No More Business As Usual in Nanjing

Domenique Zuber
Date: December 14, 2015

While world leaders were gathered in Paris to reduce greenhouse gas emissions, everyday life came to a standstill in Beijing this week as thick smog blanketed China’s capital.

Air pollution had reached such an unhealthy level that the city government issued its first-ever red alert, closing schools, clearing cars off the road, and powering down factories.

For over a decade, Pacific Environment has been partnering with grassroots leaders across the country to help reign in the country’s horrendous air and water pollution that is sickening communities and poisoning rivers.

One such courageous grassroots leader is Li Chunhua, better known as “Xiao Bai” or “Little White.”Her group, Green Stone in Nanjing, started out 10 years ago with seed funding from Pacific Environment to clean up pollution, promote transparency, and hold polluters and government officials accountable.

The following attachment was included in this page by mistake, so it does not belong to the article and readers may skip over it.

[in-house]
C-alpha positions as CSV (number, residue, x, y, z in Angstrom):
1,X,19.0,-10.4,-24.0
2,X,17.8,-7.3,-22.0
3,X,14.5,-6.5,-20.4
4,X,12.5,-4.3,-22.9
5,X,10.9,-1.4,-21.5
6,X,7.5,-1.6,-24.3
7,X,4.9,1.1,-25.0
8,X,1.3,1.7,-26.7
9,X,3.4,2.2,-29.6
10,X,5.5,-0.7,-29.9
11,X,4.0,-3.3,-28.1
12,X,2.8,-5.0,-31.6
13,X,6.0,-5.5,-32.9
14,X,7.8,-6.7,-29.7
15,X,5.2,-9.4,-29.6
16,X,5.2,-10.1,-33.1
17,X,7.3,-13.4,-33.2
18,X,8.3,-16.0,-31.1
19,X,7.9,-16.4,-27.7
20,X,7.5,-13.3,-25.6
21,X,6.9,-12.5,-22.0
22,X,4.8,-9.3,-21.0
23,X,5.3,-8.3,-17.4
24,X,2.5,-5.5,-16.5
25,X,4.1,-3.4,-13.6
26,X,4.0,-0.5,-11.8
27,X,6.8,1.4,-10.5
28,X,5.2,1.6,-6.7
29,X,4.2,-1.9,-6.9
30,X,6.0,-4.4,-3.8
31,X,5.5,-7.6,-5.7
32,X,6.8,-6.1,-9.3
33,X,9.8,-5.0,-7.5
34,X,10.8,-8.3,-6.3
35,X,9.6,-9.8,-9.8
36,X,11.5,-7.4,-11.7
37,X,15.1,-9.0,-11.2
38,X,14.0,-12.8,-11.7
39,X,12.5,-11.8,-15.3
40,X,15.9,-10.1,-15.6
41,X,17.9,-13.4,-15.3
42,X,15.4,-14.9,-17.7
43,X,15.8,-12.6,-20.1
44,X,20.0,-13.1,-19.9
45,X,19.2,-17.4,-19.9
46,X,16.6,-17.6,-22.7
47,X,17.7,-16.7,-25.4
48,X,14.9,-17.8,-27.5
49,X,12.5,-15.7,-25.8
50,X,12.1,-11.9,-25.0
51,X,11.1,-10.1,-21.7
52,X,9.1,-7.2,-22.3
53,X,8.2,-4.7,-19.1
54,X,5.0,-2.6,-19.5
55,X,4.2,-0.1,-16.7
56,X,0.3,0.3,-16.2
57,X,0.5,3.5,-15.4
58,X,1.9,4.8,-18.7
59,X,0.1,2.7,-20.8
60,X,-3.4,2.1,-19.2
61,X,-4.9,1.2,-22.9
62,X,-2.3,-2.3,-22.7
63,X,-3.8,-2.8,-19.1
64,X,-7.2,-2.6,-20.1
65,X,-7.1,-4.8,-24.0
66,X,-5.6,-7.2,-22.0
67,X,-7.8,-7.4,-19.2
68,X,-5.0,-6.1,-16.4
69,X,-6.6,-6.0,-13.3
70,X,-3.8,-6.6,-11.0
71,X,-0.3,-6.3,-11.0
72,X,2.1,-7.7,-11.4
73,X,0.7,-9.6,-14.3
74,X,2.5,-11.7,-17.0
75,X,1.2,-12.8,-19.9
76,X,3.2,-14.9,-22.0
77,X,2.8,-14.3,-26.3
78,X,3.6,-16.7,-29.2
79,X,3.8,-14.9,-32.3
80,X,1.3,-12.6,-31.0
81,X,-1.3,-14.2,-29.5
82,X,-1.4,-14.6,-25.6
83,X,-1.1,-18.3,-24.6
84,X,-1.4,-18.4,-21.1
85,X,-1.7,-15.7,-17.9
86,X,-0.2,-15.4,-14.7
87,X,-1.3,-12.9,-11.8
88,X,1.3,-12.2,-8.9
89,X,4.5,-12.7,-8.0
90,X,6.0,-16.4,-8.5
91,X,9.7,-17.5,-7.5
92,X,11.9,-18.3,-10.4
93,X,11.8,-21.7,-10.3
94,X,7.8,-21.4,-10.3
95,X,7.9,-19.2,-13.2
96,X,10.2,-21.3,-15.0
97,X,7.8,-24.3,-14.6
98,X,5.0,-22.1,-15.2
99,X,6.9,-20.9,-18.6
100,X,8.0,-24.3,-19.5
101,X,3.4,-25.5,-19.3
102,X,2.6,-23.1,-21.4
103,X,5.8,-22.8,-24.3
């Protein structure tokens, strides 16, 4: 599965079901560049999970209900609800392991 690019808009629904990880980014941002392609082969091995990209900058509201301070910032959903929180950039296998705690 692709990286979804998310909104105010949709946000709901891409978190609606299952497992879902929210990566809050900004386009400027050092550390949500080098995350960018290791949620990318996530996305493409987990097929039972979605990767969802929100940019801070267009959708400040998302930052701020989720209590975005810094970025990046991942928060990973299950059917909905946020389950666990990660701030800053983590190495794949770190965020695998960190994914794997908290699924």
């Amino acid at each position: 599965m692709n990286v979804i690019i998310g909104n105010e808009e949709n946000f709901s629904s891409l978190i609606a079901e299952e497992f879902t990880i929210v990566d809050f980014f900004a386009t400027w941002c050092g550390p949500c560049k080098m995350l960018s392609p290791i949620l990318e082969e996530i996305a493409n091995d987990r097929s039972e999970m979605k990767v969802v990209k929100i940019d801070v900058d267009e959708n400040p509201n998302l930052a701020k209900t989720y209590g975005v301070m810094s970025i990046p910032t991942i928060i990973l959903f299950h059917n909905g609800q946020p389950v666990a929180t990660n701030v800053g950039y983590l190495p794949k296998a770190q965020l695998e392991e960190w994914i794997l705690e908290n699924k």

Green Stone published an online map of polluters. Soon, Xiao Bai says, “We started getting calls from factory managers who wanted to know what they had to do to get off the map.” And so Green Stone started advising big companies on their environmental practices.

This year alone, Green Stone’s impressive results include six polluting factories closed down, 30 more fined and issued orders to clean up by local authorities, and a criminal investigation launched against a company owner. 

Xiao Bai and her organization have effectively changed the way companies do business in the city of Nanjing. And along the way they pioneered a public participation model that helps communities clean up severe air and water pollution through cooperation with local business leaders and government authorities.


Pacific Environment and our partners in China are committed to continuing our grassroots efforts to help solve the country’s air and water pollution crises.